Critics try to ban coyote hunting contests

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Critics try to ban coyote hunting contests

Above Photo: Coyote by Allie Caulfield (CC BY 4.0)

By Jeff DeLong, RGJ

Critics of coyote hunting contests hope to ban the controversial practice in Nevada, insisting it amounts to little more than wanton slaughter of wildlife.

Hunters counter that it is a legally protected sport that may help keep in check a soaring coyote population increasingly posing threats to livestock, pets and people.

Don Molde of Reno and Fred Voltz of Carson City have petitioned the Nevada Board of Wildlife Commissioners for regulatory changes that would outlaw contests awarding cash or other prizes for killing coyotes.

The proposal, scheduled to be discussed by commissioners in March, comes as state lawmakers discuss similar action in New Mexico and two months after California enacted a first-of-its-kind ban on coyote hunting contests.

Molde, of Nevadans for Responsible Wildlife Management, moved to change Nevada regulations after a “coyote calling contest” was conducted in the North Valleys outside Reno in December, generating controversy and drawing national media attention.

“Somebody has to do something. These contests are outrageous,” Molde said. “It is the willful killing of wildlife just for the fun of it. It’s just not right.”

Across the West, the coyote is classified as an unprotected animal. They can be hunted without a license or permit, shot on sight, and there’s no limit on the number that can be killed at one time.

In coyote calling contests, coyotes are typically lured with devices that mimic the howls and yips of coyotes or the sounds of prey animals such as rabbits or rodents. Prizes are awarded based on number of kills.

Last December’s coyote call in the North Valleys was a small affair, with only 10 coyotes killed, according to organizers. Others are huge. During the 2013 World Coyote Calling Championship in Elko, 110 two-person hunting teams killed more than 300 coyotes.

Jason Schroeder, a heavy equipment mechanic who organized December’s contest, called controversy over the event unjustified and predicted efforts to ban such contests in Nevada will “never fly.”

“They are entitled to their opinion, and we’re entitled to ours,” Schroeder said. “The law says you can hunt coyotes on public land and that’s what we’ve done.”

Coyotes clearly pose a mounting problem, Schroeder said, adding that three dens of coyotes are now living on his Lemmon Valley property.

“Coyotes are moving out of the wild and into town,” he said. “Coyotes are biting people right now. They are attacking people’s animals.”

But hunting contests are not an effective method of controlling coyote populations, said Camille Fox, executive director of Project Coyote, the organization that successfully petitioned the California Fish and Game Commission to ban coyote hunting contests. California law still allows hunters to shoot as many of the predators as they wish year-round but outlaws the awarding of prizes.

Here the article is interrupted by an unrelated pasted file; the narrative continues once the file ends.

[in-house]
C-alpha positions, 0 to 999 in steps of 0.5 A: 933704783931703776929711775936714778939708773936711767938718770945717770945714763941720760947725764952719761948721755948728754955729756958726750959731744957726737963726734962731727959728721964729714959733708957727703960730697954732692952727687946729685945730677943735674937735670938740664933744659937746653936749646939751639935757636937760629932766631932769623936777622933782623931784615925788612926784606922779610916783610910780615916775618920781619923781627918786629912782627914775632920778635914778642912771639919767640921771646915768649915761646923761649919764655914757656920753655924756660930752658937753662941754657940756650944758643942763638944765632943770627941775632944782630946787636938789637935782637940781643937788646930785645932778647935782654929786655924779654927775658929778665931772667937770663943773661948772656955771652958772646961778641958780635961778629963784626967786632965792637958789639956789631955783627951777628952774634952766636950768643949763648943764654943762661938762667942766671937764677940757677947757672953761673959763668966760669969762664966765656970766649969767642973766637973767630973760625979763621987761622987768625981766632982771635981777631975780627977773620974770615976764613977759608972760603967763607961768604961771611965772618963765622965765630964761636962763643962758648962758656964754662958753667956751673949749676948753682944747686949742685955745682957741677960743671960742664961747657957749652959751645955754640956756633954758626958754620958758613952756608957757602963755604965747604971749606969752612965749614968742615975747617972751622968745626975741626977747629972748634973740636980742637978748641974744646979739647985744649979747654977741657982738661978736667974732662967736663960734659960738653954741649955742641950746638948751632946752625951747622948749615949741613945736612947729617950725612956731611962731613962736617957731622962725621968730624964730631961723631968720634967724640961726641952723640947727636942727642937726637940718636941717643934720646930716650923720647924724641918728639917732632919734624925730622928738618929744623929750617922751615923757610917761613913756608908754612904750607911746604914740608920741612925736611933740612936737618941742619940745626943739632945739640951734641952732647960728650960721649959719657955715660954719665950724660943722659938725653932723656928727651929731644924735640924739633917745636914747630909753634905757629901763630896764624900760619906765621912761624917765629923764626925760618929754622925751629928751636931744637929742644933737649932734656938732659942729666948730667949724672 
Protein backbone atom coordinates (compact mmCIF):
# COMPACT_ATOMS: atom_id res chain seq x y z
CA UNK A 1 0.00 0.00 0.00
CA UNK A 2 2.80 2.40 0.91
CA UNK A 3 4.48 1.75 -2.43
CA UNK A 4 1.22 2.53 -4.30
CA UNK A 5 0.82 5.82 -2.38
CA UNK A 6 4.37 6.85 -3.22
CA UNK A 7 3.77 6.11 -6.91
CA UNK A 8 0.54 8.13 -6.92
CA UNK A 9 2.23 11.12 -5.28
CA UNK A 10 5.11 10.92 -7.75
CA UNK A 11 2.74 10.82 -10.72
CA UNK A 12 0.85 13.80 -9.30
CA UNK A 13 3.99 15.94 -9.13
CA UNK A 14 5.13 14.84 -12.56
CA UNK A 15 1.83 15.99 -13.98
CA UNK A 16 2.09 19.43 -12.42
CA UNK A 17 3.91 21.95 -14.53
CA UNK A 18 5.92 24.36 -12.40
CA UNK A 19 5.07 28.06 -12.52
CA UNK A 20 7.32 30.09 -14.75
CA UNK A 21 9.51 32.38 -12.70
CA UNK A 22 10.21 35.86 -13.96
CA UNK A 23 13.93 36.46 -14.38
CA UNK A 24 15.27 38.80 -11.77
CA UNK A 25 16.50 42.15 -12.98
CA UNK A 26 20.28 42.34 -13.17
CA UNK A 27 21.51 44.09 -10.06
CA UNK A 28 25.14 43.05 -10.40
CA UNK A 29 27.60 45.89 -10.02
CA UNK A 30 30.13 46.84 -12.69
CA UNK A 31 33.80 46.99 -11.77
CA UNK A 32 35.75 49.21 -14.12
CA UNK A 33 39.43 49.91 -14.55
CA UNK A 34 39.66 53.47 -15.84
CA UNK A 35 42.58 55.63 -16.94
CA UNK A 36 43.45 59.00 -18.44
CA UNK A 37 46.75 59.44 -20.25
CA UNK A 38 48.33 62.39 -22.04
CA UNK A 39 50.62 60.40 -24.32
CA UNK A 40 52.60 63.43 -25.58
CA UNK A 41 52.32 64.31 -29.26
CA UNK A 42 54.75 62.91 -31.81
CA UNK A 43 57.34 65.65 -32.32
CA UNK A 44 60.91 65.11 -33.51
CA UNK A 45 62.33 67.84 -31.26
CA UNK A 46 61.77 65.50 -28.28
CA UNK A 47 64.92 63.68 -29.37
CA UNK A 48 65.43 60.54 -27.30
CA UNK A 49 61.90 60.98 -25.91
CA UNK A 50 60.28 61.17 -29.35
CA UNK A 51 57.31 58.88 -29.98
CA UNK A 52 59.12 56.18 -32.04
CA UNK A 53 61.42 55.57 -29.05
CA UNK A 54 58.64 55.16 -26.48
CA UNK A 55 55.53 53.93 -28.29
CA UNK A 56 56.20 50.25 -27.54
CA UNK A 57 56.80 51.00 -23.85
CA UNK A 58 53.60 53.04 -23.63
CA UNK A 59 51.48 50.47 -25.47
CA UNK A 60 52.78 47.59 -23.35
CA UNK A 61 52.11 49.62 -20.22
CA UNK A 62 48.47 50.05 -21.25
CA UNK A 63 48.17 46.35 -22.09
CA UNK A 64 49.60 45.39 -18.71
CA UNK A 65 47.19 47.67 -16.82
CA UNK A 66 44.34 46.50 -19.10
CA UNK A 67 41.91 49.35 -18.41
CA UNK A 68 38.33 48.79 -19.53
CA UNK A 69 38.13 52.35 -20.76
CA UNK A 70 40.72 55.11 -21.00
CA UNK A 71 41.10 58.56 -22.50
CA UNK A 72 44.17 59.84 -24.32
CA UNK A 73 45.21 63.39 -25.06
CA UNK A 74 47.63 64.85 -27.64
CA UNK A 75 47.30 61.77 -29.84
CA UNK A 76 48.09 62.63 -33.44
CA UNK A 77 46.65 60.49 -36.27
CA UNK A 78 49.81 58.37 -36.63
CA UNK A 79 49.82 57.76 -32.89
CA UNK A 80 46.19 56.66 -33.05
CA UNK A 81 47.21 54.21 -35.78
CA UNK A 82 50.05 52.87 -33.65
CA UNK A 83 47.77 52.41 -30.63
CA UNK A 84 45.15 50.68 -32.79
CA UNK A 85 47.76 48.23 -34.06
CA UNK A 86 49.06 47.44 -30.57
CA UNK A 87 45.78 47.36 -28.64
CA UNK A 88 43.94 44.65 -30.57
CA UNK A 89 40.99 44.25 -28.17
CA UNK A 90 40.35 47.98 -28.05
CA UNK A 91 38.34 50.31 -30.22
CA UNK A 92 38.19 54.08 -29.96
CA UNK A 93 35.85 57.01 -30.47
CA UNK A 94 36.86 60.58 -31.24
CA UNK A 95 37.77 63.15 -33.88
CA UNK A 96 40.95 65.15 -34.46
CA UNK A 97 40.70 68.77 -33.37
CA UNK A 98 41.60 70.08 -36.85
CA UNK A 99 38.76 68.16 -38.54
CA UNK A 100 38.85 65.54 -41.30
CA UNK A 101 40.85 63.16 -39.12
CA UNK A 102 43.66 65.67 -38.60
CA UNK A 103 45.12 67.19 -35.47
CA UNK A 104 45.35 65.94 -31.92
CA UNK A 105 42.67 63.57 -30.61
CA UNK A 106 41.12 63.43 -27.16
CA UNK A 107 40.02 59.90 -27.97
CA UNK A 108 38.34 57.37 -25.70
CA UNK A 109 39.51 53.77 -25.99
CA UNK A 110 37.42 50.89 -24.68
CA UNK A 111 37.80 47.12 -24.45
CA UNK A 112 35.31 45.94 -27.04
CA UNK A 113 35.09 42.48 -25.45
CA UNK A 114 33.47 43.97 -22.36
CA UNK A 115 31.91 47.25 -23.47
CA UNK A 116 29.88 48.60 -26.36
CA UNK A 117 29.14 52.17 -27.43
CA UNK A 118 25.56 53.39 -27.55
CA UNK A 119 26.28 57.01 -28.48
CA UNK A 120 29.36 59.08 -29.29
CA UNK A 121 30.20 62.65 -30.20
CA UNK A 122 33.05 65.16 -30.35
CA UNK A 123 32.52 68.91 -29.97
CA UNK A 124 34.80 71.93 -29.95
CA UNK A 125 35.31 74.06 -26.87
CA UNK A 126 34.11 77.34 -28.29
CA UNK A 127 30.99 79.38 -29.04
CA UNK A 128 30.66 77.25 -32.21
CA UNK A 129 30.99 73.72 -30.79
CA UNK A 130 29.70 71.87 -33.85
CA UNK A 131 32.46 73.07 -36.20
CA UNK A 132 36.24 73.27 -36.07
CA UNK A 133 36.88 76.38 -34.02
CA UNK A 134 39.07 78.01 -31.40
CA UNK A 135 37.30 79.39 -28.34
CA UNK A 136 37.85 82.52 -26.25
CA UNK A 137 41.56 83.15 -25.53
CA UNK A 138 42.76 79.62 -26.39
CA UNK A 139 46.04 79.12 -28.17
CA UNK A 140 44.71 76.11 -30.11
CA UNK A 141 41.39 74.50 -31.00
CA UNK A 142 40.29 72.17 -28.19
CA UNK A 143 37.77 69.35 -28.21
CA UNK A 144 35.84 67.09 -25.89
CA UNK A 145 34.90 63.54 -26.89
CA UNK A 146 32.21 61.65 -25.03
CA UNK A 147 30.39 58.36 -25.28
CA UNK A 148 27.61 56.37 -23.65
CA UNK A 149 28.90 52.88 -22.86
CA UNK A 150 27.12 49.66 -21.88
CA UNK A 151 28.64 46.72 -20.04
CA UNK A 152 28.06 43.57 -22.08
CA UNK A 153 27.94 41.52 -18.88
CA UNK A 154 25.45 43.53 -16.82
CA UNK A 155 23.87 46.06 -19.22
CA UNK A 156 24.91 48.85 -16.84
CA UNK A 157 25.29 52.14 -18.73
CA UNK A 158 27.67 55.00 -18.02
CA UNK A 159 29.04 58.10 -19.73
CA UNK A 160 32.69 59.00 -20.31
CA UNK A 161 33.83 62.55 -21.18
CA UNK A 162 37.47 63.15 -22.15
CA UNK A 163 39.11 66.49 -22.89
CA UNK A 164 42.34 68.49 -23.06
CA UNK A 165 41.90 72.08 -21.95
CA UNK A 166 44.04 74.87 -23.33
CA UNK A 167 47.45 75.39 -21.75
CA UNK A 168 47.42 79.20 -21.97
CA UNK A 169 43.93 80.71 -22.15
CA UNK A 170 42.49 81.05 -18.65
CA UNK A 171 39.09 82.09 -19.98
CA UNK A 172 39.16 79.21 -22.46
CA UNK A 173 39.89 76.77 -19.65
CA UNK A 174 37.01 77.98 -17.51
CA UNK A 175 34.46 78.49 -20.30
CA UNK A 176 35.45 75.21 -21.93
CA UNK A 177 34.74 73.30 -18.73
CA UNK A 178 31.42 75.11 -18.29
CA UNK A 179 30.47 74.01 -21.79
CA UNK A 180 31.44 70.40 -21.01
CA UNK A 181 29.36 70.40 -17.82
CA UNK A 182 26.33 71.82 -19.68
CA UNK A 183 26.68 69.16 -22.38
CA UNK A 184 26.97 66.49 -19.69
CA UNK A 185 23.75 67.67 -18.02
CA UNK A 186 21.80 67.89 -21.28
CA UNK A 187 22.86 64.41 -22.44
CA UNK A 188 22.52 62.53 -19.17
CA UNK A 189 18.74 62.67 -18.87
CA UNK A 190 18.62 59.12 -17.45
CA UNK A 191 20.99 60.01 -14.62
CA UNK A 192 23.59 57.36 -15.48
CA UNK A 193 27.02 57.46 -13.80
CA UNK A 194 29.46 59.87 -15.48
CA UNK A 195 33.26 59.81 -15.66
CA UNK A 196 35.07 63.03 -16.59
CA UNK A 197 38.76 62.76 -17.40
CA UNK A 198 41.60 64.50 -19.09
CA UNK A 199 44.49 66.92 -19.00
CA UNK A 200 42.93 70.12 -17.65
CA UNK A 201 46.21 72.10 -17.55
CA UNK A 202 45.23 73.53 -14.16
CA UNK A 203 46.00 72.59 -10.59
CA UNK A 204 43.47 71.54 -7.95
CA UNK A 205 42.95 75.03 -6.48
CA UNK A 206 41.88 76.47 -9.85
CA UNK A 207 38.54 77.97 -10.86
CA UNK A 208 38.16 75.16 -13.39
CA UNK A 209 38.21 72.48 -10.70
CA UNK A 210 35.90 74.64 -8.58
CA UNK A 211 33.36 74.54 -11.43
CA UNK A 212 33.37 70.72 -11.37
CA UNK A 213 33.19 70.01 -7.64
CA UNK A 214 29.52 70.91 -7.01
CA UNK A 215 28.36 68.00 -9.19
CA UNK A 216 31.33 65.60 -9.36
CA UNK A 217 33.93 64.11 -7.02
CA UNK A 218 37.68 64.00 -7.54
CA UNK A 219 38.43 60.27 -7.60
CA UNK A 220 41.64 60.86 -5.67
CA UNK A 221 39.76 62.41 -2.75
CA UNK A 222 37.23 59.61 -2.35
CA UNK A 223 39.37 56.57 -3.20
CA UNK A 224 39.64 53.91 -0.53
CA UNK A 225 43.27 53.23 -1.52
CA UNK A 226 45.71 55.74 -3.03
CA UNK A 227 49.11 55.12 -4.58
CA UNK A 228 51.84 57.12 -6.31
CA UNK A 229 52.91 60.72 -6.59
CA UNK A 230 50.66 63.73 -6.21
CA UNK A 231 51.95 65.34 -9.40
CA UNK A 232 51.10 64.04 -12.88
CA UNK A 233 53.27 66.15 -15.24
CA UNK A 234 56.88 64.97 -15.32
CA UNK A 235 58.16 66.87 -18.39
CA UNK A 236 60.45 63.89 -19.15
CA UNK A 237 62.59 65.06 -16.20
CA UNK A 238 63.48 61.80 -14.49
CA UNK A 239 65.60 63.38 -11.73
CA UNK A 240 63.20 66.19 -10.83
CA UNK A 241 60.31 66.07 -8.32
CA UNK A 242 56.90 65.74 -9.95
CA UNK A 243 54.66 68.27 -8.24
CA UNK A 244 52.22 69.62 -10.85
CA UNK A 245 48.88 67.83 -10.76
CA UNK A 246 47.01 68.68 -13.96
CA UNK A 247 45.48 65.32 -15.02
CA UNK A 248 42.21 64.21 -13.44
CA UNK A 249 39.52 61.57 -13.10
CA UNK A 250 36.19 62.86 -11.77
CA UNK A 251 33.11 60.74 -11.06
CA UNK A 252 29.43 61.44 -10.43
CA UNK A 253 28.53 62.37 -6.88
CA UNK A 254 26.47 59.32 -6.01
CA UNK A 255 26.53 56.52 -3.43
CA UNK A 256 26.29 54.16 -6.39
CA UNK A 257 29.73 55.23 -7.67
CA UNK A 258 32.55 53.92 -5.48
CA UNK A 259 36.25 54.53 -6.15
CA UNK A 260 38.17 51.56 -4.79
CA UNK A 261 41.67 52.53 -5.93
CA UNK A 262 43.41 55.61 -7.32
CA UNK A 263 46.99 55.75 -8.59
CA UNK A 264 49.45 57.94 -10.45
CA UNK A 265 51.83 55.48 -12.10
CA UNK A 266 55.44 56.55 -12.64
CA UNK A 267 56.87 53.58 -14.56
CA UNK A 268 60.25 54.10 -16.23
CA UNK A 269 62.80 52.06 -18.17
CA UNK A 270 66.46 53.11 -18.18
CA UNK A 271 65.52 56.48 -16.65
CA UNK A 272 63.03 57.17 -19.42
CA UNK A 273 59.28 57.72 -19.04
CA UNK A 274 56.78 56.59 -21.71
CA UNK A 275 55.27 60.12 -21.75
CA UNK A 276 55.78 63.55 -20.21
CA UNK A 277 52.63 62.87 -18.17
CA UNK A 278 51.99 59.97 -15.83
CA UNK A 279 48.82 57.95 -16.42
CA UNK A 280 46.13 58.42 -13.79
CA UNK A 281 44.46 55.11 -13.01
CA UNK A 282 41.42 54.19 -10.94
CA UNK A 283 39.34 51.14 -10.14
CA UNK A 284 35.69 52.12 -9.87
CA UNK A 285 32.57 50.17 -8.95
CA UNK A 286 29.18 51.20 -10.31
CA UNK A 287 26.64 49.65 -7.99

Fox points to studies indicating that coyote hunts have only short-lived effectiveness at best in controlling coyote populations due to the animal’s natural resiliency. Other non-lethal steps can protect livestock and other animals from coyotes, including better fencing and use of guard dogs, she said.

Hunt contests should be outlawed simply as a matter of decency, Fox said.

“Like dogfighting and cockfighting, killing contests are an archaic tradition that really should be left to the history books,” Fox said. “We’re increasingly seeing a backlash against these contests. I do think the American public is fairly outraged by this practice.”

Rick Gipson, who shot his first coyote at age 6, is observing the debate unfold from his home in Boise, Idaho. Gipson has participated in numerous coyote hunting contests over the years, including three world championships like the one held in Elko in 2013.

“The contests are getting larger and the take is getting larger but it’s not getting close to controlling them,” Gipson said, adding that the contests account for a only small percentage of coyotes being killed.

Coyotes are trapped, poisoned and shot from the air by government hunters, yet numbers continue to grow, Gipson said.

“These animals have survived persecution for 200 years and they’ve flourished,” Gipson said. “We’ve been doing this for decades and we’re not even coming close to slowing them down. They just keep coming.”

The successful ban in California and proposals now being discussed in Nevada and New Mexico are bound to be followed by other states, said Gipson, describing the effort as part of a larger anti-hunting agenda.

“They’re going to try it in every Western state,” he said. “These anti-hunters will stop at nothing.”

Fox acknowledges the proposed ban will likely face steep opposition in Nevada.

“It’s not going to be an easy process there,” she said.

Maybe so, said Molde, who said he wants the discussion to occur in any case.

“This board of wildlife commissioners is not going to get into this unless they are forced to,” Molde said. “Either way, we get them on the record.”

COYOTE CONTEST BAN PROPOSAL
WHAT:    Nevada Board of Wildlife Commissioners.
WHEN:    8:30 a.m. March 20.
WHERE:  Sierra Building, Room 198, Truckee Meadows Community College, 7000 Dandini, Blvd., Reno.

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February 17, 2015